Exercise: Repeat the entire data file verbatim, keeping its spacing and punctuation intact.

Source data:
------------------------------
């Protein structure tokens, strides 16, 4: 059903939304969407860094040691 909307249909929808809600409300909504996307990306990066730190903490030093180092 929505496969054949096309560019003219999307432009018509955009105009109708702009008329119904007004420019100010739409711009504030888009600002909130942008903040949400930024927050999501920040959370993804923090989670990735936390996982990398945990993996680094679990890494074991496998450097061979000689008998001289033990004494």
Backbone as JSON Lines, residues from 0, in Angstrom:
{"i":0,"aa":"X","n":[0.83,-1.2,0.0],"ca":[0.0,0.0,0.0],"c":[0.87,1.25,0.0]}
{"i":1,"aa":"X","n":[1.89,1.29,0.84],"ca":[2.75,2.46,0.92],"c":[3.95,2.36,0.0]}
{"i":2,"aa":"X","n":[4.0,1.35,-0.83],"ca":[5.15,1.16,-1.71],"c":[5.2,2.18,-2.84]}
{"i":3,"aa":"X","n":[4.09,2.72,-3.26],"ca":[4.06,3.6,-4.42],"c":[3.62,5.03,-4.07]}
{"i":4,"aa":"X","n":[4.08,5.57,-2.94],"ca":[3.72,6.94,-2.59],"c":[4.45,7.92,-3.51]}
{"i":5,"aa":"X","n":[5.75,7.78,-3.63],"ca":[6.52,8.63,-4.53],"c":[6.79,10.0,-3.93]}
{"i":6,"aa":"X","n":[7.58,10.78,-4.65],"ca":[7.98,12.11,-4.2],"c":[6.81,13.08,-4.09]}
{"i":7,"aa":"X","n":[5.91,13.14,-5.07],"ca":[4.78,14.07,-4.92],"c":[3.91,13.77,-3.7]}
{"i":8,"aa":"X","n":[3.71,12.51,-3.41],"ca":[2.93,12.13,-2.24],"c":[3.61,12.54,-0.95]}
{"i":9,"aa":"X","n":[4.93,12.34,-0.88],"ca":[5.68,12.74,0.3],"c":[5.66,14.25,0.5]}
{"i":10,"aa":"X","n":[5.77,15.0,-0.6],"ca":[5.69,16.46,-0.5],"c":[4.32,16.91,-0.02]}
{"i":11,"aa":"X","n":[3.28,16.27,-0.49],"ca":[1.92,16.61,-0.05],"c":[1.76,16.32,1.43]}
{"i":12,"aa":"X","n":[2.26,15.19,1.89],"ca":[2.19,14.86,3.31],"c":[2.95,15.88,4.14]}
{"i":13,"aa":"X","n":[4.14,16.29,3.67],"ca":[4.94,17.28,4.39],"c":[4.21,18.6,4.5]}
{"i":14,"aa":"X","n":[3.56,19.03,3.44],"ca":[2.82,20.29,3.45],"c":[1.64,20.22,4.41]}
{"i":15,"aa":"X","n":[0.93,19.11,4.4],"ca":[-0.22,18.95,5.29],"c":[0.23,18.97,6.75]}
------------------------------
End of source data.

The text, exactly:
């Protein structure tokens, strides 16, 4: 059903939304969407860094040691 909307249909929808809600409300909504996307990306990066730190903490030093180092 929505496969054949096309560019003219999307432009018509955009105009109708702009008329119904007004420019100010739409711009504030888009600002909130942008903040949400930024927050999501920040959370993804923090989670990735936390996982990398945990993996680094679990890494074991496998450097061979000689008998001289033990004494």
Backbone as JSON Lines, residues from 0, in Angstrom:
{"i":0,"aa":"X","n":[0.83,-1.2,0.0],"ca":[0.0,0.0,0.0],"c":[0.87,1.25,0.0]}
{"i":1,"aa":"X","n":[1.89,1.29,0.84],"ca":[2.75,2.46,0.92],"c":[3.95,2.36,0.0]}
{"i":2,"aa":"X","n":[4.0,1.35,-0.83],"ca":[5.15,1.16,-1.71],"c":[5.2,2.18,-2.84]}
{"i":3,"aa":"X","n":[4.09,2.72,-3.26],"ca":[4.06,3.6,-4.42],"c":[3.62,5.03,-4.07]}
{"i":4,"aa":"X","n":[4.08,5.57,-2.94],"ca":[3.72,6.94,-2.59],"c":[4.45,7.92,-3.51]}
{"i":5,"aa":"X","n":[5.75,7.78,-3.63],"ca":[6.52,8.63,-4.53],"c":[6.79,10.0,-3.93]}
{"i":6,"aa":"X","n":[7.58,10.78,-4.65],"ca":[7.98,12.11,-4.2],"c":[6.81,13.08,-4.09]}
{"i":7,"aa":"X","n":[5.91,13.14,-5.07],"ca":[4.78,14.07,-4.92],"c":[3.91,13.77,-3.7]}
{"i":8,"aa":"X","n":[3.71,12.51,-3.41],"ca":[2.93,12.13,-2.24],"c":[3.61,12.54,-0.95]}
{"i":9,"aa":"X","n":[4.93,12.34,-0.88],"ca":[5.68,12.74,0.3],"c":[5.66,14.25,0.5]}
{"i":10,"aa":"X","n":[5.77,15.0,-0.6],"ca":[5.69,16.46,-0.5],"c":[4.32,16.91,-0.02]}
{"i":11,"aa":"X","n":[3.28,16.27,-0.49],"ca":[1.92,16.61,-0.05],"c":[1.76,16.32,1.43]}
{"i":12,"aa":"X","n":[2.26,15.19,1.89],"ca":[2.19,14.86,3.31],"c":[2.95,15.88,4.14]}
{"i":13,"aa":"X","n":[4.14,16.29,3.67],"ca":[4.94,17.28,4.39],"c":[4.21,18.6,4.5]}
{"i":14,"aa":"X","n":[3.56,19.03,3.44],"ca":[2.82,20.29,3.45],"c":[1.64,20.22,4.41]}
{"i":15,"aa":"X","n":[0.93,19.11,4.4],"ca":[-0.22,18.95,5.29],"c":[0.23,18.97,6.75]}